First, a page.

I got a new camera this past week and, as I figure out how to wield it, thought this a good time to show you around Kaspar’s room. I’ve been meaning to give you the grand house tour, now that —eight months after moving in—we’re finally beginning to feel settled in our new home. We’ve been slowly
chipping away – as we do with everything, now that we’re rolling family style – hanging artwork, purchasing furniture, and figuring out what goes where. We place a high priority on creating a home environment that facilitates the way we live, which is very much in the midst of each other; thus, creating spaces that are adult and child-friendly has been the name of the game. Kaspar’s room, however, is Kaspar’s very own
environment. It’s pretty much complete, at this point, though it’ll surely change as he grows; I took some tips from the Montessori philosophy and kept it streamlined, bright, and conducive to both independent and cooperative play. So come on in. Let’s break it down.
This (above) is the view from Kaspar’s doorway—it’s the wall (and ceiling things) above his bed. I considered hanging photos but instead went with an instructional origami crane wall decal by husband-and-wife design team NouWall
. The ceilings in our home are luxuriously high, which makes the rooms feel more open; in the interest of capitalizing on that vertical space, I also hung a pendant paper lamp and some colorful Tibetan prayer flags. These draw the eye upward, deliver a little dharma influence and also, I think, evoke a touch of festive birthday-party-esque
The shelving (above) in Kaspar’s room is directly inspired by shelving in Montessori classrooms (open, eye-level, made of wood). I scored some empty wine crates from a local vino shop and affixed their bases to the walls. Actually, Aaron did the affixing— this room’s been a team effort; I should give the dadman some cred! Kaspar’s toy vehicles live on one shelf, and his wooden play-food on another. A small display shelf from Maple Shade Kids
helps keep small toys from getting lost (and does a bit of displaying—we rotate family photos in the little monkey photo stand).
Kaspar LOVES to read. He always has, and I’m grateful for it, since he’ll sit still for long stetches under the influence of books. He has tons of them – and knows many by heart. We keep them in the bookshelf shown above, which was custom-made by this Etsy dad
Here’s a little bit of wall art, both functional and decorative. The giraffe and man-eating-shark hooks came from World Market
, and hang discreetly behind Kaspar’s door. They’re within reach for him, too, so he can hang his own hoodies (or necklaces, as the case may be) – also a Montessori thing. The painting is my attempt at making art… Bear in mind that I’m married to an accomplished painter and illustrator
, with words being more my thing, so I stuck with what I know (I’ll leave the real painting to the pro) and stenciled an Albert Einstein quote onto a canvas I’d painted blue (and white… artistic, right?). The full quote is actually, “Imagination is everything. It is the preview of life’s coming attractions.” Einstein was awesome.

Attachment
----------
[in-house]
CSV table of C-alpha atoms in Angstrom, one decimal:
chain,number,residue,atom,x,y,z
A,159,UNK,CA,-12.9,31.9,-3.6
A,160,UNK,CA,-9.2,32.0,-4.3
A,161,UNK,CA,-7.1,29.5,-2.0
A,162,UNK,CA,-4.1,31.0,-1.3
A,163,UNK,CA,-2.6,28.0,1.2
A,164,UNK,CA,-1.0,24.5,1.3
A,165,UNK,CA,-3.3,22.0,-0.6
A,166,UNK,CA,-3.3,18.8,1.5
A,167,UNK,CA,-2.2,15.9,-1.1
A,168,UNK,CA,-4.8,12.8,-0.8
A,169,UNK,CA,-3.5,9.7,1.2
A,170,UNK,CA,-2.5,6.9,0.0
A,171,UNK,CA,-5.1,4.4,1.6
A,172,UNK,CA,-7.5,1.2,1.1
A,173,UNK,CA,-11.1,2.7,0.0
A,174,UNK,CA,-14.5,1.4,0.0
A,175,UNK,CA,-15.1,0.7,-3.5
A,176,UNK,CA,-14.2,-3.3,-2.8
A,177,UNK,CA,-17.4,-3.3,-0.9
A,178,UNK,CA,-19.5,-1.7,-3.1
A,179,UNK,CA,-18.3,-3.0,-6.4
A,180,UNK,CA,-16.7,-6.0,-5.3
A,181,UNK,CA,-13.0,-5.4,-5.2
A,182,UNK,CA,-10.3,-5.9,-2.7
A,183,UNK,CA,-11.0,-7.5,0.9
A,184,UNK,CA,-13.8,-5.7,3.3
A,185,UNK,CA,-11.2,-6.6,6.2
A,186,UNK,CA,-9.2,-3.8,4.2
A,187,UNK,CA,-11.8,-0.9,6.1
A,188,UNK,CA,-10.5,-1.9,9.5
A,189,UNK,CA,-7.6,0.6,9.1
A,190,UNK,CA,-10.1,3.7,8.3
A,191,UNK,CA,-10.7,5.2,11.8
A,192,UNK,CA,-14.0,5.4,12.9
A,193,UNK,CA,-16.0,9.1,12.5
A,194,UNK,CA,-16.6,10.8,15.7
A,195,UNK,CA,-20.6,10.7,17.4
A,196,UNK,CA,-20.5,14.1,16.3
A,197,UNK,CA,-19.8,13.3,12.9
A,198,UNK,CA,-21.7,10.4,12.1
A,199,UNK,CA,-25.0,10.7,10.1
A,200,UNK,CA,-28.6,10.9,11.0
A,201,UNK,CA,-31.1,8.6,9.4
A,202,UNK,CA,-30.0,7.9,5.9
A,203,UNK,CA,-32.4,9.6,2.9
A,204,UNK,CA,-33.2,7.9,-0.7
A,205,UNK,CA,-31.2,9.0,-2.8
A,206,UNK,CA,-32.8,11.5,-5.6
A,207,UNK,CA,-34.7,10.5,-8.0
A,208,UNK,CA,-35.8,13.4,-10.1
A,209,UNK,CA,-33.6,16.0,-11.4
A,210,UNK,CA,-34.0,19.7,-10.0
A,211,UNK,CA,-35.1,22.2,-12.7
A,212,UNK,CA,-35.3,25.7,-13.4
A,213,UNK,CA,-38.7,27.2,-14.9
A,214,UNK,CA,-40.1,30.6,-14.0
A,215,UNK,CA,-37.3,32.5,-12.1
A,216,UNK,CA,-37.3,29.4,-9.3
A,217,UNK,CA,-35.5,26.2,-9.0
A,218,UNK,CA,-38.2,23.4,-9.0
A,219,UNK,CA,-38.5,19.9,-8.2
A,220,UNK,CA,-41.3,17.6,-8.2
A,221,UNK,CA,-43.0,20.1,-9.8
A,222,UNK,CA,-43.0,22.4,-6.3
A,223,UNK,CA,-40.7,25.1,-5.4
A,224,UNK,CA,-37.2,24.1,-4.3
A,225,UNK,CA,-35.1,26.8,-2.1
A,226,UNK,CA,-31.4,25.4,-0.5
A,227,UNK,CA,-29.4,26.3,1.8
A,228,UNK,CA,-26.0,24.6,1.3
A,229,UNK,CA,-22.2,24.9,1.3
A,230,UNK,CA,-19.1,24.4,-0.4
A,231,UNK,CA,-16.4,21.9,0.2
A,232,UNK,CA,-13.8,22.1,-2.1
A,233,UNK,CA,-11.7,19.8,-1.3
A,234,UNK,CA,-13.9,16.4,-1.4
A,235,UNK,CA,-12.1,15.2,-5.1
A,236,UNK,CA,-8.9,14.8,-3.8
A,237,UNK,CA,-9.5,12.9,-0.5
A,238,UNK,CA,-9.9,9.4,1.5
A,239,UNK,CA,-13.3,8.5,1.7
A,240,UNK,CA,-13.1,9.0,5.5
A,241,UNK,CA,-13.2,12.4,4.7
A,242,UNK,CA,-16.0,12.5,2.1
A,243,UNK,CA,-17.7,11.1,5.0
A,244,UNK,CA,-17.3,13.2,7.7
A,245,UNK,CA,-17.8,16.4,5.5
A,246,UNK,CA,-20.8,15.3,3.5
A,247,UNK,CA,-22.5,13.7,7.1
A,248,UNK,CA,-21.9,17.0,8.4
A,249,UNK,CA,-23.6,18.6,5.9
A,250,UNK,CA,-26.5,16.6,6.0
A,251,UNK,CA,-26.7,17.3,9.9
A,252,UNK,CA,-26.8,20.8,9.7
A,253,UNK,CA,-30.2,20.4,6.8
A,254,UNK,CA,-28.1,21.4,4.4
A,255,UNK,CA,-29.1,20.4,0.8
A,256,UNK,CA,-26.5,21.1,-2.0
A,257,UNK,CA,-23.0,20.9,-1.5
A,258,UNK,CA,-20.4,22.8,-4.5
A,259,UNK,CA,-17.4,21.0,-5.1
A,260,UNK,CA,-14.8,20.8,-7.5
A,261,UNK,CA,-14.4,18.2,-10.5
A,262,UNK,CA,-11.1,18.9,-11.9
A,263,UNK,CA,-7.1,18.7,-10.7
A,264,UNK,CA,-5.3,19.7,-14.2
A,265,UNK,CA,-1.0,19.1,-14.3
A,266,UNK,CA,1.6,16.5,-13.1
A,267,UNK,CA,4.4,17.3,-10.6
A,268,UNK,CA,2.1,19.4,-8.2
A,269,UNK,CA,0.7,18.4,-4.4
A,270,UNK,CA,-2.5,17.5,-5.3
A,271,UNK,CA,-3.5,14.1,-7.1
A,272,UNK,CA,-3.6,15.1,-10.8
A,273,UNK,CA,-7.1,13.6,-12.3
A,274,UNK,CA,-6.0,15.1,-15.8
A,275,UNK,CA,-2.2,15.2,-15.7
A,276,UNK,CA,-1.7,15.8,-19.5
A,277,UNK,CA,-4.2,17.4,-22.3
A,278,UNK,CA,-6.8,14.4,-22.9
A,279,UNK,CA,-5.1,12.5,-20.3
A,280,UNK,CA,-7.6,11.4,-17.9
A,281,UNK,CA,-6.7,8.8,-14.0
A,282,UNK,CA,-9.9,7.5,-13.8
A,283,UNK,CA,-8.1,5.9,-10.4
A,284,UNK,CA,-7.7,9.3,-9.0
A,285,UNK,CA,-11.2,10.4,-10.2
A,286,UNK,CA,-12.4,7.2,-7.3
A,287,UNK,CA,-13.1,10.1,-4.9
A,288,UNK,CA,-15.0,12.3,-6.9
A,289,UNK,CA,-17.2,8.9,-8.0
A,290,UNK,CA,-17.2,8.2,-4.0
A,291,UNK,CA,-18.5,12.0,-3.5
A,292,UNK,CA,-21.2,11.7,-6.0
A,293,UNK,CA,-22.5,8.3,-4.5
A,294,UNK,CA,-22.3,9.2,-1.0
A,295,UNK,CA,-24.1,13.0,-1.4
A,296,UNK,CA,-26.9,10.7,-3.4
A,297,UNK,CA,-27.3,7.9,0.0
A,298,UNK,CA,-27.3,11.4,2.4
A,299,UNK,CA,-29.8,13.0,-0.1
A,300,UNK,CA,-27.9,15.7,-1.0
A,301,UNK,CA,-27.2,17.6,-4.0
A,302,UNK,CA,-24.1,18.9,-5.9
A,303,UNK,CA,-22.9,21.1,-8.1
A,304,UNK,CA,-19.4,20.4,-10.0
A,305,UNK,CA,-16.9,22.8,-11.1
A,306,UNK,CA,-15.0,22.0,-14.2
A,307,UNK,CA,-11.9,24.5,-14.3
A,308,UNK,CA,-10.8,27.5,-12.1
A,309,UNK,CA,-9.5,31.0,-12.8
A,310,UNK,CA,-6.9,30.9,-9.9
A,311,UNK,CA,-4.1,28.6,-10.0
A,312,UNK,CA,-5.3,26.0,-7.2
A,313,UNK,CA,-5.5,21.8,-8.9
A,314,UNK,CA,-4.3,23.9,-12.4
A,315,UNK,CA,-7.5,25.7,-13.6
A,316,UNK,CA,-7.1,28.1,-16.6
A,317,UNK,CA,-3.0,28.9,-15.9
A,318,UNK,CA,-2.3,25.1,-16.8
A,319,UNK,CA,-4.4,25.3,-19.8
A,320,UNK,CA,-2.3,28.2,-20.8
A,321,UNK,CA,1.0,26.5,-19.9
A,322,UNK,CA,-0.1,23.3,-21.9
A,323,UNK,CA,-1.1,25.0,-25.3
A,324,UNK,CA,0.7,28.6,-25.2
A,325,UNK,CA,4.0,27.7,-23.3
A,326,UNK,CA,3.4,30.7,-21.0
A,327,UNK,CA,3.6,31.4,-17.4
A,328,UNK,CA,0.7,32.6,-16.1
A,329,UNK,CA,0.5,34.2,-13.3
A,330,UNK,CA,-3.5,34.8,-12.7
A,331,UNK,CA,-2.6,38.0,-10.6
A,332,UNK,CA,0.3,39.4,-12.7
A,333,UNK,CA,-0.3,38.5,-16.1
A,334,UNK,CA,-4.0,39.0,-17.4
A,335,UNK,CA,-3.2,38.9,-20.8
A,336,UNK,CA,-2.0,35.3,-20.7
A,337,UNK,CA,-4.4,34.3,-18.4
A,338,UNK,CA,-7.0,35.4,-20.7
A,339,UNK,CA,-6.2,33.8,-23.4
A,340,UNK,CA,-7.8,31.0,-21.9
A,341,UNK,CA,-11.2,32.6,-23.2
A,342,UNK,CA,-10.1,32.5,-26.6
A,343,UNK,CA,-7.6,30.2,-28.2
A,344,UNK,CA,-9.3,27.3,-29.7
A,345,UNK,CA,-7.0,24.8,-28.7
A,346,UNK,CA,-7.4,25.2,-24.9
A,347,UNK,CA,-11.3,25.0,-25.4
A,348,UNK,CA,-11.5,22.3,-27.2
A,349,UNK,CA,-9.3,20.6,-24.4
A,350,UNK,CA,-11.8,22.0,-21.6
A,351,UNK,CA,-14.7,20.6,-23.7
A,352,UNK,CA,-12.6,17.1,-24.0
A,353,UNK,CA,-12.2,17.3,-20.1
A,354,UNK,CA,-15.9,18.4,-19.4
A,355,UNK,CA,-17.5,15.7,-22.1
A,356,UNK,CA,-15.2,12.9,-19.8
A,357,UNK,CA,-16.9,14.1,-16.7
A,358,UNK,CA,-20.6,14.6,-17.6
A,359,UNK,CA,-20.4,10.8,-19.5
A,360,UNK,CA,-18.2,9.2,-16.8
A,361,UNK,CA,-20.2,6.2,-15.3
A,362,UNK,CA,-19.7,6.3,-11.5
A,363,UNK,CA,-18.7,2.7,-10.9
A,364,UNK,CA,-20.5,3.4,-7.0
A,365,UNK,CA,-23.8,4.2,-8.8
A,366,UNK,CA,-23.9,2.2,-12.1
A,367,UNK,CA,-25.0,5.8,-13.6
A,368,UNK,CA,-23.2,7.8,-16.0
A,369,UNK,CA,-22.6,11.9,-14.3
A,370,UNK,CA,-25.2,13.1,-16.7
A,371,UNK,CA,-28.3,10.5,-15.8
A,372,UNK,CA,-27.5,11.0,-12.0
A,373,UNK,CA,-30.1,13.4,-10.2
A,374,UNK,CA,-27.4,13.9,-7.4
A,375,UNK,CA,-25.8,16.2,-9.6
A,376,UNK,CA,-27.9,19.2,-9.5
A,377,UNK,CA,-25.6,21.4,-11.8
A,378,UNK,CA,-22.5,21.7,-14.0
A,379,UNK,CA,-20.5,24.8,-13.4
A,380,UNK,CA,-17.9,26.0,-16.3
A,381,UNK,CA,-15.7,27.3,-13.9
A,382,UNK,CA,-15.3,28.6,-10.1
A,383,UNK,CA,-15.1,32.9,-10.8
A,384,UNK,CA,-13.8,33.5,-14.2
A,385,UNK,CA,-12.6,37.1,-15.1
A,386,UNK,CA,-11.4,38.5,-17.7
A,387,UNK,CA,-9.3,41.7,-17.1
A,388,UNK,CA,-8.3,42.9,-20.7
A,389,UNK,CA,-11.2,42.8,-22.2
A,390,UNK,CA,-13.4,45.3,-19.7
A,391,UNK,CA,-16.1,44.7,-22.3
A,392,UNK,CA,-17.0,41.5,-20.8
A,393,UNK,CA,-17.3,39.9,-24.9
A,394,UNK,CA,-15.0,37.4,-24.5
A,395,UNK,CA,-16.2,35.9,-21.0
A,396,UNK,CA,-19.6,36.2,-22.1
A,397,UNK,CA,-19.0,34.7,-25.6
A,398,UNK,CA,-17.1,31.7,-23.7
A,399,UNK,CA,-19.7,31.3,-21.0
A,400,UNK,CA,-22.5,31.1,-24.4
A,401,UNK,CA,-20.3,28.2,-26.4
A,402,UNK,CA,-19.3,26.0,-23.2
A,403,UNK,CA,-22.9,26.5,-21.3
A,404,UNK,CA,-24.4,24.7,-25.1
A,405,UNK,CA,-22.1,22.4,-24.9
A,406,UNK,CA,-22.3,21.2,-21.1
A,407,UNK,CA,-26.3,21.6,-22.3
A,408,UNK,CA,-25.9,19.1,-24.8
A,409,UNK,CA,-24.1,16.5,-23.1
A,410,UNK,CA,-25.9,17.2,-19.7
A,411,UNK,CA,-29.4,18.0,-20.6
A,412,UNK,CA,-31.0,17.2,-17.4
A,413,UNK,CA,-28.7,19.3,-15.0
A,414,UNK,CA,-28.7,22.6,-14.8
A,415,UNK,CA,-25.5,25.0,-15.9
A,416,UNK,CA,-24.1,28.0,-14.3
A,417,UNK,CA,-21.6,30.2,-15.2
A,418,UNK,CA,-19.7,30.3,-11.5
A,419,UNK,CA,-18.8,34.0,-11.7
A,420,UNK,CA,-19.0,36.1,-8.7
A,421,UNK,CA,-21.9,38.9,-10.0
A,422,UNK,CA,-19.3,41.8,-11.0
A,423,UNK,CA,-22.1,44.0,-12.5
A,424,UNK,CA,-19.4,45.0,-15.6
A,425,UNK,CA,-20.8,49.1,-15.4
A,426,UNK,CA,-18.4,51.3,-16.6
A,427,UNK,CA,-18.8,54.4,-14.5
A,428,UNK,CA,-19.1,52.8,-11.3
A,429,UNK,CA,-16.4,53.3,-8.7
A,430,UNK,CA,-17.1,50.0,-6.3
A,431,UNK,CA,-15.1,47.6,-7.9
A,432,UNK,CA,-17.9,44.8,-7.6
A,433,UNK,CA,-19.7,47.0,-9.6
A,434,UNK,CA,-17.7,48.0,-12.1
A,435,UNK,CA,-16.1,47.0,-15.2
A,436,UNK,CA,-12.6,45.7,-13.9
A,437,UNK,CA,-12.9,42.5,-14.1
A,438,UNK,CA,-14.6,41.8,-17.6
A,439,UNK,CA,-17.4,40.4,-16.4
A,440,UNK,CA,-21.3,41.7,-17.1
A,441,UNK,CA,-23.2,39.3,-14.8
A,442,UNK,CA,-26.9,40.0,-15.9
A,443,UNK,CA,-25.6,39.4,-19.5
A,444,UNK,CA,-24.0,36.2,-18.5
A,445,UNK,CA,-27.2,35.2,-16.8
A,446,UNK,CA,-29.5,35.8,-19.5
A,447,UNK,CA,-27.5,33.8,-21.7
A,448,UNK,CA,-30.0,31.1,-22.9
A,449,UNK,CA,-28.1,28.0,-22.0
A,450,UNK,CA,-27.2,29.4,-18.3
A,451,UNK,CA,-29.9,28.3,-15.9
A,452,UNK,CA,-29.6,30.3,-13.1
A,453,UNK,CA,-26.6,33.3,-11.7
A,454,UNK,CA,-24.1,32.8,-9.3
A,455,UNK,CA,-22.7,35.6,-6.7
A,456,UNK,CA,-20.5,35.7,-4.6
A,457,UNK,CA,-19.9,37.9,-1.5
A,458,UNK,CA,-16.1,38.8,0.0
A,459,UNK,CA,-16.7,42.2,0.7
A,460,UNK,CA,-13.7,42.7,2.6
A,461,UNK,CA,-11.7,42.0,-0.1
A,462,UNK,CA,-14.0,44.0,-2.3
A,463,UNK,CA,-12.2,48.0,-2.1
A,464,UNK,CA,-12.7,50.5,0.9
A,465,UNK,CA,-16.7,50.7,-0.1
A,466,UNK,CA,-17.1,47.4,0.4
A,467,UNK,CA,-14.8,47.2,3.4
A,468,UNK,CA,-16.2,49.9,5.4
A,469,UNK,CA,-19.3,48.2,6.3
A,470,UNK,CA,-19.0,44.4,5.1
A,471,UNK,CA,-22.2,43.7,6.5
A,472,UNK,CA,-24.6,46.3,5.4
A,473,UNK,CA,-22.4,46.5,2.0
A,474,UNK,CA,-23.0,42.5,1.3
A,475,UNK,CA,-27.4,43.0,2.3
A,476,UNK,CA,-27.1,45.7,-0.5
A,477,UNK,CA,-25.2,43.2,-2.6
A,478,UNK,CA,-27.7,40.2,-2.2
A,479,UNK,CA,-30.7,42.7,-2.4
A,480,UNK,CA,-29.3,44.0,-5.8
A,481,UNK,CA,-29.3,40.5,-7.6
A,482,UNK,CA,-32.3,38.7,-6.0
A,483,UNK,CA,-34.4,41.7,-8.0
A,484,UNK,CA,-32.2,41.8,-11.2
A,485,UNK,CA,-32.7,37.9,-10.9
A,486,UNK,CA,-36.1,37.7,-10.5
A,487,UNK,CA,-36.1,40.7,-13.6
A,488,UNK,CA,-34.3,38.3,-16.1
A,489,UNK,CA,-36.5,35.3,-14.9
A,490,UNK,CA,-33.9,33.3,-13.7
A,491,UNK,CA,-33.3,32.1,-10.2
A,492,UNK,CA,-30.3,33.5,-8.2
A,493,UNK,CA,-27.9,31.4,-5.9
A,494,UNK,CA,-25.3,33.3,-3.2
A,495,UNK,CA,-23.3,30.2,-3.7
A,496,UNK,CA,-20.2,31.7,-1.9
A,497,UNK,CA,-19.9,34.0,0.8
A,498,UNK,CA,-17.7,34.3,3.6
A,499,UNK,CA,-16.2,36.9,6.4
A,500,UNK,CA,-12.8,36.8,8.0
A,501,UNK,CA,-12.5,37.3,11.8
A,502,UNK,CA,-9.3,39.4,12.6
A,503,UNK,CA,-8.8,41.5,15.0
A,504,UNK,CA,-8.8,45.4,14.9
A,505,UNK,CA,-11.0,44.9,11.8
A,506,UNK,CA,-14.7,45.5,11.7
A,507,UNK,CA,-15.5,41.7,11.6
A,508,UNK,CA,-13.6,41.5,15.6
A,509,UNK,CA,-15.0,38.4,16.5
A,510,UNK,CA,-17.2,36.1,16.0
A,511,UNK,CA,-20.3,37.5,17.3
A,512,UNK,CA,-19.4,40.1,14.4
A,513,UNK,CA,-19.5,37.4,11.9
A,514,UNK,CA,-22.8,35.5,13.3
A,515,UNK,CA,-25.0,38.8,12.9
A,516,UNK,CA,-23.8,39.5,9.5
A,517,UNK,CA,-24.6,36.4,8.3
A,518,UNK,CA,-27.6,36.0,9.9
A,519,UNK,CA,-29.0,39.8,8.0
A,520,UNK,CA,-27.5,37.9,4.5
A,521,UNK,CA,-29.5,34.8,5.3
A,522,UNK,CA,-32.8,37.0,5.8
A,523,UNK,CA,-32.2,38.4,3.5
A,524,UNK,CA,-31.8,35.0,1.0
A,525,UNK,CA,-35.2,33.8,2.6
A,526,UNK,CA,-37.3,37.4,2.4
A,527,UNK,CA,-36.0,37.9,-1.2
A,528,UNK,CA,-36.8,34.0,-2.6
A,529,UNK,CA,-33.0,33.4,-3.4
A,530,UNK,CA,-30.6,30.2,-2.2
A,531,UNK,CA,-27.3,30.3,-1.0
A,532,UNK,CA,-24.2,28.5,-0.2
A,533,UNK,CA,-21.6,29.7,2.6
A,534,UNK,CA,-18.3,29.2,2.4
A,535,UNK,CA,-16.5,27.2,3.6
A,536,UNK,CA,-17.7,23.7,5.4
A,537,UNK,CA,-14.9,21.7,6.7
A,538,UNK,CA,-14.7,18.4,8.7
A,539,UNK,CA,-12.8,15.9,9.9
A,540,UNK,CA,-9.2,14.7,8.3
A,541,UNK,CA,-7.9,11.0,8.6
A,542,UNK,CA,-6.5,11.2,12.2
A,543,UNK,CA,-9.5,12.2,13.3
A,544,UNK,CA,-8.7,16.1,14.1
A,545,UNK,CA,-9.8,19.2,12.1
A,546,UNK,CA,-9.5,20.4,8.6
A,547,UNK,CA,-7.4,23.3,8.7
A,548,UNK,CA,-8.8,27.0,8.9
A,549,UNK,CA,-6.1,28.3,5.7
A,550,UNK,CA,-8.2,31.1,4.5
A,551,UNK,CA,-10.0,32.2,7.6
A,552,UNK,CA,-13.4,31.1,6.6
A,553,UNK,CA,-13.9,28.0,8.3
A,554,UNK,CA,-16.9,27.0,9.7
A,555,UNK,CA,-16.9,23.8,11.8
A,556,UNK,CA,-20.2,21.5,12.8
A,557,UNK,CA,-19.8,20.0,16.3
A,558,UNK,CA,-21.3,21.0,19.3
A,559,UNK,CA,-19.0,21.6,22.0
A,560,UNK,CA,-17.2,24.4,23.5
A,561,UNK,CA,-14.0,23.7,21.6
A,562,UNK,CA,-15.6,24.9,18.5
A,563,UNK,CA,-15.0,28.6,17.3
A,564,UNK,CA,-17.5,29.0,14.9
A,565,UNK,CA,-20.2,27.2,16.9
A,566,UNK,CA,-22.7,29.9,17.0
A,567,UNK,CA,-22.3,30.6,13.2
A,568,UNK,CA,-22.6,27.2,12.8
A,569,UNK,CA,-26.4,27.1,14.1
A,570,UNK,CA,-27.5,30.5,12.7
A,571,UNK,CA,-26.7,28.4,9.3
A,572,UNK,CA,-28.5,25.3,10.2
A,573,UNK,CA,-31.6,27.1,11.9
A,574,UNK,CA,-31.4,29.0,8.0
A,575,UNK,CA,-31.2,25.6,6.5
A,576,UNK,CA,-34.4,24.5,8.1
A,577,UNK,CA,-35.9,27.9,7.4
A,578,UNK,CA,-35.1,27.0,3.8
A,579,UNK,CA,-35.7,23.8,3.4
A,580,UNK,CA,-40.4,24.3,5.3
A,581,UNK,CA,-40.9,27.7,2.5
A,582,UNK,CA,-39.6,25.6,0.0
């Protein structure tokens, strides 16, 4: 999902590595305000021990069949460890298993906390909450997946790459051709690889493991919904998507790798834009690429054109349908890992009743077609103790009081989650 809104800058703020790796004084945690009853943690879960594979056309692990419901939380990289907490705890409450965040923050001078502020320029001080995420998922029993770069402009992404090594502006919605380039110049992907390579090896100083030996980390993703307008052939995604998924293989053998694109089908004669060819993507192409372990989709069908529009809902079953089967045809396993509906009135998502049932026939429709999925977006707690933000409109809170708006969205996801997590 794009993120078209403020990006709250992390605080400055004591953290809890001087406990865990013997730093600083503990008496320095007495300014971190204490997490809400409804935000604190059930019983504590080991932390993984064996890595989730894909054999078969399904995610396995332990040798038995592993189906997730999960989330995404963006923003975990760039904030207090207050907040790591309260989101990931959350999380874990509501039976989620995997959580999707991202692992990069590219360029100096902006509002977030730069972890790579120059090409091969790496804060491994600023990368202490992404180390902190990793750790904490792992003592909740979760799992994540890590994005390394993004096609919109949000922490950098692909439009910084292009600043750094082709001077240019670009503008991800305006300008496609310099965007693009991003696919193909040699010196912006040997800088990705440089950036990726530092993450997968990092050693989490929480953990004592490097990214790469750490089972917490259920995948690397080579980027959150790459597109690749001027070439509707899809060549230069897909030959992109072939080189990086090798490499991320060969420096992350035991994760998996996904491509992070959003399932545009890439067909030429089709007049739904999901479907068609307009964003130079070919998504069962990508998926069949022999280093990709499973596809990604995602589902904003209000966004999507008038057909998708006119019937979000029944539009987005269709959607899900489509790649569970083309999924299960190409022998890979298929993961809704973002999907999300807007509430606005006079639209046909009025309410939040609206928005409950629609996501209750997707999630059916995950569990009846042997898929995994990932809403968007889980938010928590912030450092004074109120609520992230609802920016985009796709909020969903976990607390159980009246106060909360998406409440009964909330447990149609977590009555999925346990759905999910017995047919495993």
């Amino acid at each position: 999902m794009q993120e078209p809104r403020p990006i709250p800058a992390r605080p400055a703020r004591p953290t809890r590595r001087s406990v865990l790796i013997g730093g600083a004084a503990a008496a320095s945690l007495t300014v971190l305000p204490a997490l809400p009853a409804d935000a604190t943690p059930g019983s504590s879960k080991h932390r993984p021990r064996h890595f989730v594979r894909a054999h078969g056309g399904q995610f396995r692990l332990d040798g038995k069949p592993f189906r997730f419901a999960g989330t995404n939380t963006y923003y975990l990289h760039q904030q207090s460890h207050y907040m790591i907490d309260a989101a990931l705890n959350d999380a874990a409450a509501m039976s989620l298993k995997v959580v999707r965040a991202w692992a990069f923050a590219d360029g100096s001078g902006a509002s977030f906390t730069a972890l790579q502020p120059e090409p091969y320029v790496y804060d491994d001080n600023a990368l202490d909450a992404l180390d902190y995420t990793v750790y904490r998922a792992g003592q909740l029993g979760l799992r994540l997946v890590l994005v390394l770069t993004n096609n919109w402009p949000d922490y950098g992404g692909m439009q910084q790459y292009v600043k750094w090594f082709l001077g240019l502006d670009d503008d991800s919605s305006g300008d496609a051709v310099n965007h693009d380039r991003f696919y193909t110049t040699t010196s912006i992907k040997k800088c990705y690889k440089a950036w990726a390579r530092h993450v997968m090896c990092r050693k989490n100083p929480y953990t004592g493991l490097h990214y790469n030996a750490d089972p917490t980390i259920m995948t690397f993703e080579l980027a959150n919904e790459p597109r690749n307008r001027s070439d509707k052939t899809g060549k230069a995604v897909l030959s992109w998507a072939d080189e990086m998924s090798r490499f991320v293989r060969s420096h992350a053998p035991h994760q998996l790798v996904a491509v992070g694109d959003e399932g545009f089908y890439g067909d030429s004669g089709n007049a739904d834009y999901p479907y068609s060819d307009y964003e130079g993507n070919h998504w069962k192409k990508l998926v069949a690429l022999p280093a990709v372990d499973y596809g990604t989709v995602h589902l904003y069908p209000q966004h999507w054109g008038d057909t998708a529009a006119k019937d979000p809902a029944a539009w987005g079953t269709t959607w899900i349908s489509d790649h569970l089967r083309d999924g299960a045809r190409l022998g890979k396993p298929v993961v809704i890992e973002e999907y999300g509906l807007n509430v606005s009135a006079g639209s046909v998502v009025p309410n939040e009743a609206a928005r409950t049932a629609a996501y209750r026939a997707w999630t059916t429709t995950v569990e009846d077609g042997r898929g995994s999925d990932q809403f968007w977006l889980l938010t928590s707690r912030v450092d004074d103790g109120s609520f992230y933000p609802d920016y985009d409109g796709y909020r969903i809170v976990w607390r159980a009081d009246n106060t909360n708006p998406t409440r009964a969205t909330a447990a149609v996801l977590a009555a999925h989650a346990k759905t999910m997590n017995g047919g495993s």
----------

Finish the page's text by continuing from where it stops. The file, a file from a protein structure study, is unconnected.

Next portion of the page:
Kaspar’s rug is from Ikea. We bought it for his baby-room, which he spent little time in, but now the rug’s getting plenty of use (here, it’s an ocean, and the book’s an island). Kaspar's also peed on it countless times, so I’m glad we stuck with what we had, which was a low-impact (wallet-wise) purchase to begin with. It does the job, is easy to clean, and feels cozy under foot. I also really love the color and design. Here’s to Ikea. If their stuff were a little more eco-friendly -- I’m not such a fan of pressure-treated wood and particle-board -- I’d be a die-hard fan. Ikea, take note!
At last, we have Kaspar’s bed, which is a full twin, but low to the ground so he can climb in and out of it himself. He’s slept in this since he was about fourteen months old, when we tried to find a good co-sleeping setup
that actually allowed us to, you know, sleep. We stuck this bed beside our own, back in our apartment, but decided it should stay a full room, and two full doors (both of which Kas can open, but whatever), away from our bed here in our house. Kaspar still sleeps in our bed a lot, and Aaron and I spend many nights beside him in his, and – for the most part – this works for us, for now. I think it’s important that Kaspar does have ‘his’ bed, however, as a step toward delineating sleeping spaces. We're getting there; he’s continuing to sleep through the night, alone, more than he used to (we’re clocking a couple of nights a week), which is super exciting for all of us, and it’s the separate bed that makes it possible.
Thanks for visiting! Whatcha think? What’s in your kids’ rooms? And, I'm looking for treatment ideas for Kaspar's bedroom window... Got any?